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updated: 7/10/2014 7:06 AM

Traveling helps shape world view, spark curiosity

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  • A Hawaiian cruise is something to celebrate, even for a 10-year-old.

      A Hawaiian cruise is something to celebrate, even for a 10-year-old.

  • In Hawaii, in front of the Kilauea Volcano.

      In Hawaii, in front of the Kilauea Volcano.

  • Visiting Bath, England.

      Visiting Bath, England.

  • Visiting friends in Santa Cruz while driving down Route 1 in California.

      Visiting friends in Santa Cruz while driving down Route 1 in California.

 
By Brian Brown
Daily Herald Correspondent

When I was 10 years old, my mother and I were inside of a hotel in Hawaii before we went on a cruise through the islands. Outside, I couldn't help but notice a huge commotion. The sounds of chants and cheers of a crowd looked and sounded like a parade to my young eyes. Upon closer examination, I found out it was a march in support of Hawaii's independence.

I didn't understand it fully at first. My few interactions with the word independence were essentially limited to Independence Day and American independence. Thus I was able to make crude comparisons between American independence and Hawaiian independence. It worked for the colonists against the British, so why shouldn't the Hawaiians get it?

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I never became a strident supporter of Hawaiian independence. However, witnessing that demonstration started a lifelong passion for understanding different peoples, their cultures and their struggles.

If you were take a quick look at my bookshelf, you would see it is almost completely full of historical and political nonfiction books. It's safe to say my experience in Hawaii that day helped to start an itch I have yet to scratch.

I was lucky enough to go on such a trip thanks to my mother's profession as a travel writer -- for none other than the Daily Herald.

This allowed me to go to a number of different states and countries, an opportunity that many of my friends at the time didn't experience.

This also meant they didn't experience things like the fun of jet lag, which I encountered on the trip to Hawaii. My mother encouraged me to try to fight the urge to sleep, which would have prevented some of the jet lag. Of course, I ignored her advice only to find myself awake all hours of the night for several nights of that trip. You live and you learn.

On another trip, this time to England, my cousin came with us. It was great to have someone near my age along for the ride, as opposed to just my mother, who necessarily played both my travel companion and authority figure.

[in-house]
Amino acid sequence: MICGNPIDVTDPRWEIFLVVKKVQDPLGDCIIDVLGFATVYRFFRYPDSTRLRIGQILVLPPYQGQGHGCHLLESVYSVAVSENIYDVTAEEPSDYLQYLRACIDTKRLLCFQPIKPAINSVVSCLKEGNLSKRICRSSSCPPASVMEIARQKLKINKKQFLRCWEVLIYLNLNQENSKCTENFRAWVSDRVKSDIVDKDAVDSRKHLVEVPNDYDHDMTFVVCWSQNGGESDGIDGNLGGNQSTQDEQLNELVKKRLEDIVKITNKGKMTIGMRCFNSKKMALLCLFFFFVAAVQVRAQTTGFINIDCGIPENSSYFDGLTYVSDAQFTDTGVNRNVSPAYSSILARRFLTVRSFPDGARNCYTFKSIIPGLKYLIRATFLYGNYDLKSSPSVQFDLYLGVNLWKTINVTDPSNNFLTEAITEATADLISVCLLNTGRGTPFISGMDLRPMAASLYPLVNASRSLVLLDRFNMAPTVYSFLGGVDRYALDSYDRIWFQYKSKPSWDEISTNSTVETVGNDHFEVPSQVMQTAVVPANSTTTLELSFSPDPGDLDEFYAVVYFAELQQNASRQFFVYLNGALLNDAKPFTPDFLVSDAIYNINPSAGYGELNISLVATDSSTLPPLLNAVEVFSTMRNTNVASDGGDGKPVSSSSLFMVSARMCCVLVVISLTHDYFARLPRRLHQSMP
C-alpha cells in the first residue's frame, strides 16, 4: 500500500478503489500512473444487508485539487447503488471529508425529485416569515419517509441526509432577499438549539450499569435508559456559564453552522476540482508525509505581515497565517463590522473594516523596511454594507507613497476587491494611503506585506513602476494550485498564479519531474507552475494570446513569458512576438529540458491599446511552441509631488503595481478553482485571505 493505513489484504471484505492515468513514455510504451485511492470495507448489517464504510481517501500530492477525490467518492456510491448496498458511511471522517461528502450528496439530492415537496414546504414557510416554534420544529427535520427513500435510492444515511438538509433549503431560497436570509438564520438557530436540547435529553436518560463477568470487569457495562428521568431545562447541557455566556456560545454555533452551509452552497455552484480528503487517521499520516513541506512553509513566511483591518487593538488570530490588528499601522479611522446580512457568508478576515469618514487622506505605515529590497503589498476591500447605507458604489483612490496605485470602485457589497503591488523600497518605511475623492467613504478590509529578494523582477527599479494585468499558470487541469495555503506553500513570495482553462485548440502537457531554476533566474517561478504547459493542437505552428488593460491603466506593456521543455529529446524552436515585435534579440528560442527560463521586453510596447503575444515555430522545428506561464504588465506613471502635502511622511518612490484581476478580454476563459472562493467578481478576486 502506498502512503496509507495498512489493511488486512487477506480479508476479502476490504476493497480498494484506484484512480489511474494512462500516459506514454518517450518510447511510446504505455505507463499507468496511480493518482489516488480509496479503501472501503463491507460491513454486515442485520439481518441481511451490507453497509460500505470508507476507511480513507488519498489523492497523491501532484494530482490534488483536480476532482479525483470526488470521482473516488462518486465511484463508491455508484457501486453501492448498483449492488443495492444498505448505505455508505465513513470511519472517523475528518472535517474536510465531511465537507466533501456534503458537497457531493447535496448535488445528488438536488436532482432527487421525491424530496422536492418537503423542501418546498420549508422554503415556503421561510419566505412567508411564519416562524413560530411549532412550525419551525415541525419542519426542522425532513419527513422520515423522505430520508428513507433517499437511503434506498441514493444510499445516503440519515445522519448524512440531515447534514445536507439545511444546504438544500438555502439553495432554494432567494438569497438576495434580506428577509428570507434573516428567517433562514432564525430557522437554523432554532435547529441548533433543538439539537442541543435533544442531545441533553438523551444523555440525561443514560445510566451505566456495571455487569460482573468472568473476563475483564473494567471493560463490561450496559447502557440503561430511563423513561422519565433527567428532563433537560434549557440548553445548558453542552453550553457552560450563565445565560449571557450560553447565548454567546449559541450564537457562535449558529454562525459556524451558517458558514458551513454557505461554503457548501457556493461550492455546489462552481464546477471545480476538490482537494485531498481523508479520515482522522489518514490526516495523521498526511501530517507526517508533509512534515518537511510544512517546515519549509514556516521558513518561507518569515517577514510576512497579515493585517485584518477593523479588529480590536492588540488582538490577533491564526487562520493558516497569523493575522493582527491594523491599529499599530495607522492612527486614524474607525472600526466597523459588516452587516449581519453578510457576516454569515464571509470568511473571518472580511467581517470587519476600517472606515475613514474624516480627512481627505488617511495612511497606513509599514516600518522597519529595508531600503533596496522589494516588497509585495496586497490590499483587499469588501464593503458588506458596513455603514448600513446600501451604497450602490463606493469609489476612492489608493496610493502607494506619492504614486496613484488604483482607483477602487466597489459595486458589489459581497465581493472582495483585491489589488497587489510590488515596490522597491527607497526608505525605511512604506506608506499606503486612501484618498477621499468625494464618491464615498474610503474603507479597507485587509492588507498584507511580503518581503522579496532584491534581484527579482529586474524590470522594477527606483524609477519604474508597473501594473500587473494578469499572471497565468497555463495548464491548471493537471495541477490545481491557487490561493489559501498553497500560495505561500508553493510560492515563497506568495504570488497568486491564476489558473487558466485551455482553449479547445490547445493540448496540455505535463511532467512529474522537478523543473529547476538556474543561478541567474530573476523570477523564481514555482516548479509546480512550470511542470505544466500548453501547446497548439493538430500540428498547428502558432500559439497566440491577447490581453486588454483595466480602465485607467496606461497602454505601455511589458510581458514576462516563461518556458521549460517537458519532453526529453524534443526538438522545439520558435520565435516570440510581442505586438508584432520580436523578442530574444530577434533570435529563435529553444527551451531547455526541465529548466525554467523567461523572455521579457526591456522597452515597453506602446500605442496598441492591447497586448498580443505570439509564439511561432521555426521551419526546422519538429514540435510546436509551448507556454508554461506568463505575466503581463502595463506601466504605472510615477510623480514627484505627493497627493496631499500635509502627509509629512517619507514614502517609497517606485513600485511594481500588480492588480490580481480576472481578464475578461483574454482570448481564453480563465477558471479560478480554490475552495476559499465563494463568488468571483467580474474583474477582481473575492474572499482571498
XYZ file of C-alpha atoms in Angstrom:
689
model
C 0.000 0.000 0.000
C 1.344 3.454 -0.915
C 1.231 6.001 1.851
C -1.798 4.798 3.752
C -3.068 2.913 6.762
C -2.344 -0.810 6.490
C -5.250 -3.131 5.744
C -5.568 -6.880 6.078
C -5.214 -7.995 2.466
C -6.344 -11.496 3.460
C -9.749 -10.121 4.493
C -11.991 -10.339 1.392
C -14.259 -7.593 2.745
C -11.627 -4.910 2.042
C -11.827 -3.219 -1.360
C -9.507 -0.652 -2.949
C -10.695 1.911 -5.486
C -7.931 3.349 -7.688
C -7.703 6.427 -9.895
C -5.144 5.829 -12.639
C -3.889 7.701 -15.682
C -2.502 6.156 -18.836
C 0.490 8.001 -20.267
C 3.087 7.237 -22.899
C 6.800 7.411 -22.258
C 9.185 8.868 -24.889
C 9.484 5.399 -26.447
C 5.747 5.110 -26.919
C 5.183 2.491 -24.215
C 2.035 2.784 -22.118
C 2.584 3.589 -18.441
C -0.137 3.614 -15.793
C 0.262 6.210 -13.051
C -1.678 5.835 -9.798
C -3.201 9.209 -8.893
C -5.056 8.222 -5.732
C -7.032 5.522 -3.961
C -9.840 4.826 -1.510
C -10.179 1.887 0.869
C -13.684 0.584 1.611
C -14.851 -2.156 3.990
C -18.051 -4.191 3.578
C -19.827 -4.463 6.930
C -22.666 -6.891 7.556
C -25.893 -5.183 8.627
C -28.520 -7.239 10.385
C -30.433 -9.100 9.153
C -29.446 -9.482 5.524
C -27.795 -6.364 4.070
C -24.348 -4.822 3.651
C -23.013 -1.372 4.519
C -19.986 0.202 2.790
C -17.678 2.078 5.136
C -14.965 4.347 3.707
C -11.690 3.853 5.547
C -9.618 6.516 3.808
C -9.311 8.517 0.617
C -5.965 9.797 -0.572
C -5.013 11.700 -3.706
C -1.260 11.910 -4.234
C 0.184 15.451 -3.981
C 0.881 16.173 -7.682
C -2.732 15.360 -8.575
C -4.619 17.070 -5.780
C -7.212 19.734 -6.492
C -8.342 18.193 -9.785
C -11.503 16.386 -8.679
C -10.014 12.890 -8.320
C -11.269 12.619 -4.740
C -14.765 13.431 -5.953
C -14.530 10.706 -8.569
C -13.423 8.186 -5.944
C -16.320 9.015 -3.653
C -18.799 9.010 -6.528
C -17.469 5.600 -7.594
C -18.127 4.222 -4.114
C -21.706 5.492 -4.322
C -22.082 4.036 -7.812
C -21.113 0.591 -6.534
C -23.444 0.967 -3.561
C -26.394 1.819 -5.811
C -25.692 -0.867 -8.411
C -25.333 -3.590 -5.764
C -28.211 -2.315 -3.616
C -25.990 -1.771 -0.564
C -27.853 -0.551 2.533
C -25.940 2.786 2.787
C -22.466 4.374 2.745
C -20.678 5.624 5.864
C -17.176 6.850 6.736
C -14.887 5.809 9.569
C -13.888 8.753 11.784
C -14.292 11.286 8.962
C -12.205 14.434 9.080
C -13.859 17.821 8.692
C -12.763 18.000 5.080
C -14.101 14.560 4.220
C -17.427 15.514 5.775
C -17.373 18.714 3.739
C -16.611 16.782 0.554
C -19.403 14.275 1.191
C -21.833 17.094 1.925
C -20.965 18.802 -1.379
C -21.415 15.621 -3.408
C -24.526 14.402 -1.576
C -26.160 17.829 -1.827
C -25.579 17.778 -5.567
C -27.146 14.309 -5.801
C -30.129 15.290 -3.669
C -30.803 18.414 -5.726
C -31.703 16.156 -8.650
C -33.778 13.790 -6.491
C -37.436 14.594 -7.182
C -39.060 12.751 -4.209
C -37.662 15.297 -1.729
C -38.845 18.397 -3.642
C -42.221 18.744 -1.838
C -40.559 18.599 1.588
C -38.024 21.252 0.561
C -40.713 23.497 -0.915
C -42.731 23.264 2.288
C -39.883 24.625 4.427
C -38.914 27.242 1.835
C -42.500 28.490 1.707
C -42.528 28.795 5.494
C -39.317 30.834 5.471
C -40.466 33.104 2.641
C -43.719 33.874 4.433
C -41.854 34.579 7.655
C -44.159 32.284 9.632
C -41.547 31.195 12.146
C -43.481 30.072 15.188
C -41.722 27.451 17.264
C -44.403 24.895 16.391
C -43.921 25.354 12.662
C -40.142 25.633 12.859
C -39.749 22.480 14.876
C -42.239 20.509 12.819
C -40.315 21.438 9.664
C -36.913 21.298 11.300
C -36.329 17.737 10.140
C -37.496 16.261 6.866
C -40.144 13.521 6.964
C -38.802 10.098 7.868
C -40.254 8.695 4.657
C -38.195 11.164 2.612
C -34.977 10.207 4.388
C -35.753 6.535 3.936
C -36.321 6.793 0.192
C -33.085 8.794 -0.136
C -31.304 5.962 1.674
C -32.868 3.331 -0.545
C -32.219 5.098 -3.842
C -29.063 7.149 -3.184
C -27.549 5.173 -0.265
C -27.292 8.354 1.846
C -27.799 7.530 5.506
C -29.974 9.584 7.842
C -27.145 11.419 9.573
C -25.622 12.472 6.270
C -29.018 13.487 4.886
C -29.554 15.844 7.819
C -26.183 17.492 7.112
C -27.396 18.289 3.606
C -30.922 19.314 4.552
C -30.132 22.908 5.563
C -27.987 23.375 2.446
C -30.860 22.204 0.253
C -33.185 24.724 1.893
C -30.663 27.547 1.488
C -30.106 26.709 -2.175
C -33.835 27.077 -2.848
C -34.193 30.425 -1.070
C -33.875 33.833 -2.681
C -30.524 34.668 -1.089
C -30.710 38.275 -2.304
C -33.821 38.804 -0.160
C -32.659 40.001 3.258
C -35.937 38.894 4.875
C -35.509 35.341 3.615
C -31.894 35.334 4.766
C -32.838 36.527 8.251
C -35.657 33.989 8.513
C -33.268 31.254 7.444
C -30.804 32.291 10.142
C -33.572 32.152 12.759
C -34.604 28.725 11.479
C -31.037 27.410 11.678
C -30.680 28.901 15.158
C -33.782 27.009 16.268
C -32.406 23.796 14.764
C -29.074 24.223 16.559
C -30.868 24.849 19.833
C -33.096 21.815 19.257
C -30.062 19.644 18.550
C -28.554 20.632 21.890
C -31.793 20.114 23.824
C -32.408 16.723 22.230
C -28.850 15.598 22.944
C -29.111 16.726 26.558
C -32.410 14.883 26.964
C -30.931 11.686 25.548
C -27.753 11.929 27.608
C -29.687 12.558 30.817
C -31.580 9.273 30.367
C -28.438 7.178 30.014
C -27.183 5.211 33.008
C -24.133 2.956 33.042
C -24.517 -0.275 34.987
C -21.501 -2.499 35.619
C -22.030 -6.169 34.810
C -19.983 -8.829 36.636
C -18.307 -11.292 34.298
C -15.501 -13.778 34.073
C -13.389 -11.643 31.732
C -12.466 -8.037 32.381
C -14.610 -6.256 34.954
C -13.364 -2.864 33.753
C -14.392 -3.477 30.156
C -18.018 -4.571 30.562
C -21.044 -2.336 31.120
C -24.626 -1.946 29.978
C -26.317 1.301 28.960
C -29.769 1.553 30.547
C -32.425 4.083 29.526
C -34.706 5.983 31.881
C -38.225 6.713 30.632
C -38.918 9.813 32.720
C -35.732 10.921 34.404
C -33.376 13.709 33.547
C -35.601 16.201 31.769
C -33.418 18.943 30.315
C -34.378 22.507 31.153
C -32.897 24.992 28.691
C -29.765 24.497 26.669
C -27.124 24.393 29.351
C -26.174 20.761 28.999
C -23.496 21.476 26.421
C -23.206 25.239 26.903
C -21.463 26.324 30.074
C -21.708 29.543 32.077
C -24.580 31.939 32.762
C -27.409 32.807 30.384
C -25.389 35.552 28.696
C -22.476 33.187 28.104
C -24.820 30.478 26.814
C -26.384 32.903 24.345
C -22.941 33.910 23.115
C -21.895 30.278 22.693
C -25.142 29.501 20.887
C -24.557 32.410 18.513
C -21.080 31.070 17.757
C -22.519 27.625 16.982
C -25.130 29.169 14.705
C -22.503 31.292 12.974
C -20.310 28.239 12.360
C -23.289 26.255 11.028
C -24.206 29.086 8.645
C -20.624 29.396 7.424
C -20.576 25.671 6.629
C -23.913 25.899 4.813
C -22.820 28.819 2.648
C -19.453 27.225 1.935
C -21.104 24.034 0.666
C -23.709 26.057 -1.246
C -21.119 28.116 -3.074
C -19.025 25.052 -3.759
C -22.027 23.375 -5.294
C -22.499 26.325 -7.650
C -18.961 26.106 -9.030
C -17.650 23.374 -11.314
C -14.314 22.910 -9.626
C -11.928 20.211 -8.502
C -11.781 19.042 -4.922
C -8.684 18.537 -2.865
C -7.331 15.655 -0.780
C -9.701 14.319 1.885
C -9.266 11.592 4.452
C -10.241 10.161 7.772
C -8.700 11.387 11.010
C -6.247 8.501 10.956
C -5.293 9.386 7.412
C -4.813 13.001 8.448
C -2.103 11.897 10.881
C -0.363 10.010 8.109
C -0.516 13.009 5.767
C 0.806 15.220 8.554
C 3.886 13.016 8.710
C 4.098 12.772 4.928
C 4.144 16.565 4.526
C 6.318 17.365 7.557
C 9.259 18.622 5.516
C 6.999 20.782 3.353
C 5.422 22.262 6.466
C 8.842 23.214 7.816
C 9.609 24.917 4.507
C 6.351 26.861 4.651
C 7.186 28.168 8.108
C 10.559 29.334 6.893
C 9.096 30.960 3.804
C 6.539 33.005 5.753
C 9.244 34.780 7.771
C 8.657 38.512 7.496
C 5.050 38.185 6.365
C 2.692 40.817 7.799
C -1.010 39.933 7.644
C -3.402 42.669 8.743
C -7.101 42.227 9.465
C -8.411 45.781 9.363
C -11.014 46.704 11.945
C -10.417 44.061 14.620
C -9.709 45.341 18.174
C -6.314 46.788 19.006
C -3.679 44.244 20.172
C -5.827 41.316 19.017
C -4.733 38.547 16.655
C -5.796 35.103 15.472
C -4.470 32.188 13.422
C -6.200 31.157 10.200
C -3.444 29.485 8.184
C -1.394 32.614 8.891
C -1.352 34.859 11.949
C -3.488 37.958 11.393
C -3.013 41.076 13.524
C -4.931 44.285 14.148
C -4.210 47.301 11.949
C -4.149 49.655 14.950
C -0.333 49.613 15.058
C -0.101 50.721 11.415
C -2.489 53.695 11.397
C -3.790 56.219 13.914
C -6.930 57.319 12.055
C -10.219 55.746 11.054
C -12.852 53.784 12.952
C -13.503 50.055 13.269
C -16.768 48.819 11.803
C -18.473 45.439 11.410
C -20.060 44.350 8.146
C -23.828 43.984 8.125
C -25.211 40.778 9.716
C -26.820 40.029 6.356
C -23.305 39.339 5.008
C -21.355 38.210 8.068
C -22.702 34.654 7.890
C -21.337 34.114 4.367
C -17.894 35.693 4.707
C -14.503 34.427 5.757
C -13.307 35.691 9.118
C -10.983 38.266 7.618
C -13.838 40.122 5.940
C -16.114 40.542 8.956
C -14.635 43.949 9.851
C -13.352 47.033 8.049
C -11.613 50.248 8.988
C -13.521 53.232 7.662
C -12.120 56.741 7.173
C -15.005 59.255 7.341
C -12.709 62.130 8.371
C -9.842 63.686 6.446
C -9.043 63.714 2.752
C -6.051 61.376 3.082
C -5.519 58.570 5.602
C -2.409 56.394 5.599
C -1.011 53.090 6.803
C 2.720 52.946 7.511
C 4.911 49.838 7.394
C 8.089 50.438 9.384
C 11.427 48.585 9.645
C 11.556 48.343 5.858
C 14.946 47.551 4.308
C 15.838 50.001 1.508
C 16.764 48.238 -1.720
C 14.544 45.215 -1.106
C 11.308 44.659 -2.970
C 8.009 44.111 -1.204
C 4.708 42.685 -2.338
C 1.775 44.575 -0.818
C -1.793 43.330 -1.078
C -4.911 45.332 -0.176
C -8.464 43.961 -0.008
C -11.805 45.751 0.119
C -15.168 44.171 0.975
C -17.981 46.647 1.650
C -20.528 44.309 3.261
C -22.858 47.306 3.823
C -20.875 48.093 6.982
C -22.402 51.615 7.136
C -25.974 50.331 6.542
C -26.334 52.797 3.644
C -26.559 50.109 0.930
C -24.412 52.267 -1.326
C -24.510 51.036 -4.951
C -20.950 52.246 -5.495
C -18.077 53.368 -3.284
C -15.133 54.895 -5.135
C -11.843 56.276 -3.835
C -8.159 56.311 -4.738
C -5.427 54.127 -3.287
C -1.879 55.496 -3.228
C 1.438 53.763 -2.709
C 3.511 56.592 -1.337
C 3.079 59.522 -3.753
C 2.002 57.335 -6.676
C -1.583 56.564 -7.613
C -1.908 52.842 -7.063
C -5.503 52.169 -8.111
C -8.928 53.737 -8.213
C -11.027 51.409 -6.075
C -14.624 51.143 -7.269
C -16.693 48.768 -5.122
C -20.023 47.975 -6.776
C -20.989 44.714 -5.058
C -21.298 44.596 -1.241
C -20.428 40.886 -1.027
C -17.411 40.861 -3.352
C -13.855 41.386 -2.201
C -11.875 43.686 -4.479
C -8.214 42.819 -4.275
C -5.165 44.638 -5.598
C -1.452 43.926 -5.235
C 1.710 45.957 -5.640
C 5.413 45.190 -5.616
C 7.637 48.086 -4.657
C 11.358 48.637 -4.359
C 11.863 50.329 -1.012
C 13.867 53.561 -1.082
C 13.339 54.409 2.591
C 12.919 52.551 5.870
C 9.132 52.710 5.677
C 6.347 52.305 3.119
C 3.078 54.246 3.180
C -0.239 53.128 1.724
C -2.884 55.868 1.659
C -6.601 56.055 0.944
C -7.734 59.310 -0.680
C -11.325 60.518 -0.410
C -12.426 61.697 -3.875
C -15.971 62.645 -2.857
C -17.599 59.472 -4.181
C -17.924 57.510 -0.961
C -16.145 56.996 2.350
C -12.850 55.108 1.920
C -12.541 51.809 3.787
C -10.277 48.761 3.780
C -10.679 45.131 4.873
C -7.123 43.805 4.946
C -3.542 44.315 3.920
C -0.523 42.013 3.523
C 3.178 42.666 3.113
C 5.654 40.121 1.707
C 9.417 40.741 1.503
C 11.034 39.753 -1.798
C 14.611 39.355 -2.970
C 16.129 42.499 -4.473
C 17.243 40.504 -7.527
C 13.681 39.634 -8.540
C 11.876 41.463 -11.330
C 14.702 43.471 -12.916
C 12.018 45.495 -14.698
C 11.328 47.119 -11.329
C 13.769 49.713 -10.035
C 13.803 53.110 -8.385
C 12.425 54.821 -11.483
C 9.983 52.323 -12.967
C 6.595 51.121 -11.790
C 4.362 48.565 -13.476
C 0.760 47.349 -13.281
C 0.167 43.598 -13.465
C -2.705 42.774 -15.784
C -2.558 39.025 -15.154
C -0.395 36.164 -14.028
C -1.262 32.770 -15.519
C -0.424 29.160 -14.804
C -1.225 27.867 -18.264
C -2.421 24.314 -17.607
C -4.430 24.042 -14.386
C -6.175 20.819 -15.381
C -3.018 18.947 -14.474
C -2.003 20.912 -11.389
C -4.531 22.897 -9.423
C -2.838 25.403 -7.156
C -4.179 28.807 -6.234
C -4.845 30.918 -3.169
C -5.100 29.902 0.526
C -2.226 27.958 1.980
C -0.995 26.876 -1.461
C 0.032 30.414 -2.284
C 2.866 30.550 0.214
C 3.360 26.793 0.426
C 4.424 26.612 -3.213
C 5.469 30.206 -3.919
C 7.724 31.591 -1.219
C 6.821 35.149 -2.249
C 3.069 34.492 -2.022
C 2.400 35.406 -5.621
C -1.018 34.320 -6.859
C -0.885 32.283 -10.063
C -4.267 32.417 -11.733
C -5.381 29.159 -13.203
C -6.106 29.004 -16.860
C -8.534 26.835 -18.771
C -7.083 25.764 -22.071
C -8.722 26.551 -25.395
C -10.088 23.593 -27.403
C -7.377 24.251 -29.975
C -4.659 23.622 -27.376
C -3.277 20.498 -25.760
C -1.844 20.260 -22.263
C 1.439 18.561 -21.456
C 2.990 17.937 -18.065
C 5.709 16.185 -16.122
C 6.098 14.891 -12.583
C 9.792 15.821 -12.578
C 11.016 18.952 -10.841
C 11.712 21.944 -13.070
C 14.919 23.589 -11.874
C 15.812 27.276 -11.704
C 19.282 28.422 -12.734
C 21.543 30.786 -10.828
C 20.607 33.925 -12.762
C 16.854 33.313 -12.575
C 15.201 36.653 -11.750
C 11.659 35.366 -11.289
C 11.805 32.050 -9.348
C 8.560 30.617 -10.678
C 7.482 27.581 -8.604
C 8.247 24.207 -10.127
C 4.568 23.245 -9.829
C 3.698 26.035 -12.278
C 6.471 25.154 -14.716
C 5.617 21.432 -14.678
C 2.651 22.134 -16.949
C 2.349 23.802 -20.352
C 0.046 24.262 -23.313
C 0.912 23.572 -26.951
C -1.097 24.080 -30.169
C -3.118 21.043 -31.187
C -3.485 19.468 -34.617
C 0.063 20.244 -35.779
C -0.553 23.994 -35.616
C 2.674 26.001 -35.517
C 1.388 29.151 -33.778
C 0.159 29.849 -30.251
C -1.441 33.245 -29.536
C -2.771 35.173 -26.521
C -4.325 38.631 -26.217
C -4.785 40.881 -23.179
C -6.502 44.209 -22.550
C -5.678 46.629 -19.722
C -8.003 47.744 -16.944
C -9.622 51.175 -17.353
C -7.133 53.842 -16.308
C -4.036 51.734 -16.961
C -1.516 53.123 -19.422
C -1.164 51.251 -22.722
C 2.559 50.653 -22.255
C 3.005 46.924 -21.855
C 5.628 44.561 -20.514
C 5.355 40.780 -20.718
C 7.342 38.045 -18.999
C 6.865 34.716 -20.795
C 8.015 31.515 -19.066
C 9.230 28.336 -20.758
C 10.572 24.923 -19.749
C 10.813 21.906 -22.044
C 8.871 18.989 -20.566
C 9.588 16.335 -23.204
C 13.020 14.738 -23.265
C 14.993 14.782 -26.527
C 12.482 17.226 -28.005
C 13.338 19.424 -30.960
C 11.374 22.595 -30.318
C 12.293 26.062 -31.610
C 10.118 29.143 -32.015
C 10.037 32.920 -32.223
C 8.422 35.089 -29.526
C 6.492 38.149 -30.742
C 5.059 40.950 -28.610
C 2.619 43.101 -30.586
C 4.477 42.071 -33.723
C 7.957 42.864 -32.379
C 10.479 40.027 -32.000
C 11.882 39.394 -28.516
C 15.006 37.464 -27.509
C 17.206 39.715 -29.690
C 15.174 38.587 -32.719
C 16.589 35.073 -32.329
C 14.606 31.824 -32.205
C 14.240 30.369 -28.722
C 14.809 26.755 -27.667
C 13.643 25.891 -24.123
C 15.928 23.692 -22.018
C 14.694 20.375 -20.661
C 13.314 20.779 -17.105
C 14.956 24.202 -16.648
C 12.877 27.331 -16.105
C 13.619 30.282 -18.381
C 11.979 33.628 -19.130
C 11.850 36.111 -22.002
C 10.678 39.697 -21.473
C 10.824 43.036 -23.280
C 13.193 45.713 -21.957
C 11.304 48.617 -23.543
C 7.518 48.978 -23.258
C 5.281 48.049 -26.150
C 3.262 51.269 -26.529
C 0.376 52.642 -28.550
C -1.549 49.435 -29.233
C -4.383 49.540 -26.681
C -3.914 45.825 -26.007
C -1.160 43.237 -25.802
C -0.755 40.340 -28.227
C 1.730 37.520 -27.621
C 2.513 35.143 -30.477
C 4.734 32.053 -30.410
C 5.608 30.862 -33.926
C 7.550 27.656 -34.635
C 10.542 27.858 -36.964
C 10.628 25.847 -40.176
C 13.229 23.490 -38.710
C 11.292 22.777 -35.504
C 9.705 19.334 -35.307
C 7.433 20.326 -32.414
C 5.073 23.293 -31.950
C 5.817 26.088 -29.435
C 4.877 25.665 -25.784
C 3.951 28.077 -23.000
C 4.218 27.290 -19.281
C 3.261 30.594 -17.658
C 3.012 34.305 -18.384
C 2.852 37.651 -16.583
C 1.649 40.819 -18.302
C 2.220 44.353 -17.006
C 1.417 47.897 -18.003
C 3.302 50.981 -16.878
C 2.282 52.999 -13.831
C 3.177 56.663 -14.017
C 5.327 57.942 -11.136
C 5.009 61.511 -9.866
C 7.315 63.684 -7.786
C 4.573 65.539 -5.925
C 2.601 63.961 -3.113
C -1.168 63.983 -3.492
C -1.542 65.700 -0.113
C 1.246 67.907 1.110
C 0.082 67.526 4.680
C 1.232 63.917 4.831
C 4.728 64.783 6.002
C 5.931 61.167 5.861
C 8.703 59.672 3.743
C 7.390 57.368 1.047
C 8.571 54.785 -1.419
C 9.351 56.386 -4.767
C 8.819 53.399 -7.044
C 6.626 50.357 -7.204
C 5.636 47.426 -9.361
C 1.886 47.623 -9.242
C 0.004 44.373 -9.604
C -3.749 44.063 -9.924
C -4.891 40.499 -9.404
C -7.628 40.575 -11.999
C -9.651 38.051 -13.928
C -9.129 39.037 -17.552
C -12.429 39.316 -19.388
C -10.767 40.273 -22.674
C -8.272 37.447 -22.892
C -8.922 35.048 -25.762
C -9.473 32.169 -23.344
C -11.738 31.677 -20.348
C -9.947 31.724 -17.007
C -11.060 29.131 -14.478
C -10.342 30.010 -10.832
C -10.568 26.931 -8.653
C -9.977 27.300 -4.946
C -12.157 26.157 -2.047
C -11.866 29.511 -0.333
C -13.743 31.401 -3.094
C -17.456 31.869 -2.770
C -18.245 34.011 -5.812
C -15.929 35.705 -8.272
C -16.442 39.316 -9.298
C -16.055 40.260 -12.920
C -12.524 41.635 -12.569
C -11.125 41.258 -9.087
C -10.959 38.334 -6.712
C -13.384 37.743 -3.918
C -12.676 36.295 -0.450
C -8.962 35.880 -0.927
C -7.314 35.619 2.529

In London, my mother was interacting with a hotel clerk at a counter. My cousin and I were standing behind her and, all of a sudden, a teenage boy comes up to us. By the time I realized that he was going through my cousin's purse, I was quickly elbowed out of the way.

My aloofness and tendency to daydream prevented me from being an effective crime stopper that day. As a youth growing up in the suburbs, this was a new experience to me. Strange that I had to travel so far to learn about something that many people experience on a daily basis, but such was my upbringing.

These trips and others showed me from a young age that the world could be far more tumultuous and dangerous than I had imagined. Travel was a reality check in many ways, for which I am thankful.

On the other side of the coin, I don't want to imply that traveling is inherently unsafe or that some of the risks aren't worth it. I was also able to see things and hear about things that were amazing and awe-inspiring.

A great example of this would be our road trip from San Francisco to Los Angeles, where we made several stops along the coast following the legendary Route 1. One such stop was at the home of some of my mother's friends, an older couple who were incredibly gracious and welcoming hosts.

While the scenery has stuck with me, their lifestyle also stuck with me. The neighbors were there, but they weren't over the fence; they were over the hill and through the woods. As I grew up experiencing life mostly in the suburbs or the city, the peacefulness of that time and place showed me a world devoid of row houses and fast food locations.

Also during our stay on the coast near Monterey, our hosts told us that several of their closest neighbors were scientists of varying sorts, several of whom also crafted their own musical instruments. My head spun thinking about this secret coastal outpost of rock star mathematicians. I certainly hadn't heard of anything like that back home.

Beyond going to the many museums, tours and places of historical significance relevant to my mother's work as a travel writer, the act of traveling offered me a gateway to other ways of life and lessons that I will never forget.

Helpful traveling tips

• Be prepared for questions regarding a country or state's history/culture, especially "why do they do things that way?" style questions.

• Be ready to translate for your kids. Even the various dialects of English sound amazingly different (ask a Scot how they pronounce Edinburgh).

• Do what you can to prevent jet lag. I know I'm laying it on thick, but having to be awake all night/tired during the day is no way to spend a vacation.

• Don't always expect the most exciting excursion to be the most memorable or important. Sometimes a quiet trip away from everything can be just as rewarding.

• Be wary of your surroundings, and don't carry valuables with you if you don't need to. Encourage your kids to be attentive of themselves and those around them.

• Most of all, just travel and see the world! The benefits far outweigh the risks, and in some ways seeing the world can help people appreciate their home that much more.

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